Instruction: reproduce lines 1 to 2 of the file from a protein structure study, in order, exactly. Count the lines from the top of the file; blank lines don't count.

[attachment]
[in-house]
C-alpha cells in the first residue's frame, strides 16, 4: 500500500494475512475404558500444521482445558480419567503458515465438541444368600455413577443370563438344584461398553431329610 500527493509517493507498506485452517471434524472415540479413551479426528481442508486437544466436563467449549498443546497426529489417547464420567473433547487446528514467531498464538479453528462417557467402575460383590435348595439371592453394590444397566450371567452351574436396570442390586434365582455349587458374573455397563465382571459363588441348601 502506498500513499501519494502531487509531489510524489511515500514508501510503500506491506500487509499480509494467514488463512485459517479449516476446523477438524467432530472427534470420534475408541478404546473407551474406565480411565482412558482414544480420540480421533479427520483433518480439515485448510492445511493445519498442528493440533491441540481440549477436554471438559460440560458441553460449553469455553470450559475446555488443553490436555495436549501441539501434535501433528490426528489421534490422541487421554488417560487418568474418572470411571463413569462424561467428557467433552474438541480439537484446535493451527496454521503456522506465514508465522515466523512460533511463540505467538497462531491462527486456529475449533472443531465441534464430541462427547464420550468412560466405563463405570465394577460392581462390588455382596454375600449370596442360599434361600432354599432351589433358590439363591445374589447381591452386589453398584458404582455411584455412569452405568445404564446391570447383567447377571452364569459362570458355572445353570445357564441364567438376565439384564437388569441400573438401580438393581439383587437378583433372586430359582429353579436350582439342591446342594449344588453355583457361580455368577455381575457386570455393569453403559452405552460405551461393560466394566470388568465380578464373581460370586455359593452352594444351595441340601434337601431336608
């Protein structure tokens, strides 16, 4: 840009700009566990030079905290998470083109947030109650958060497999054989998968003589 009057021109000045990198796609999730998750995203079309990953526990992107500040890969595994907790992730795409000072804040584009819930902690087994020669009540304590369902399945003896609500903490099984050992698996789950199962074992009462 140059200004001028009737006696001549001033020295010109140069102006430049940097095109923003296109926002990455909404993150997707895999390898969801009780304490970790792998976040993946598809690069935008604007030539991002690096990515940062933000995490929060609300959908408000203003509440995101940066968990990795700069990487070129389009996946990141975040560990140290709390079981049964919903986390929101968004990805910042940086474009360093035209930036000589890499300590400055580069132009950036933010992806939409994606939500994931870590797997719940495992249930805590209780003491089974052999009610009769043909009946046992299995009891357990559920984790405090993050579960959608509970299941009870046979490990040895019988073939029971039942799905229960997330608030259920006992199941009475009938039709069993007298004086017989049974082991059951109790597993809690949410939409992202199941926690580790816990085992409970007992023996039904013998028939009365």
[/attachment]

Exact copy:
[in-house]
C-alpha cells in the first residue's frame, strides 16, 4: 500500500494475512475404558500444521482445558480419567503458515465438541444368600455413577443370563438344584461398553431329610 500527493509517493507498506485452517471434524472415540479413551479426528481442508486437544466436563467449549498443546497426529489417547464420567473433547487446528514467531498464538479453528462417557467402575460383590435348595439371592453394590444397566450371567452351574436396570442390586434365582455349587458374573455397563465382571459363588441348601 502506498500513499501519494502531487509531489510524489511515500514508501510503500506491506500487509499480509494467514488463512485459517479449516476446523477438524467432530472427534470420534475408541478404546473407551474406565480411565482412558482414544480420540480421533479427520483433518480439515485448510492445511493445519498442528493440533491441540481440549477436554471438559460440560458441553460449553469455553470450559475446555488443553490436555495436549501441539501434535501433528490426528489421534490422541487421554488417560487418568474418572470411571463413569462424561467428557467433552474438541480439537484446535493451527496454521503456522506465514508465522515466523512460533511463540505467538497462531491462527486456529475449533472443531465441534464430541462427547464420550468412560466405563463405570465394577460392581462390588455382596454375600449370596442360599434361600432354599432351589433358590439363591445374589447381591452386589453398584458404582455411584455412569452405568445404564446391570447383567447377571452364569459362570458355572445353570445357564441364567438376565439384564437388569441400573438401580438393581439383587437378583433372586430359582429353579436350582439342591446342594449344588453355583457361580455368577455381575457386570455393569453403559452405552460405551461393560466394566470388568465380578464373581460370586455359593452352594444351595441340601434337601431336608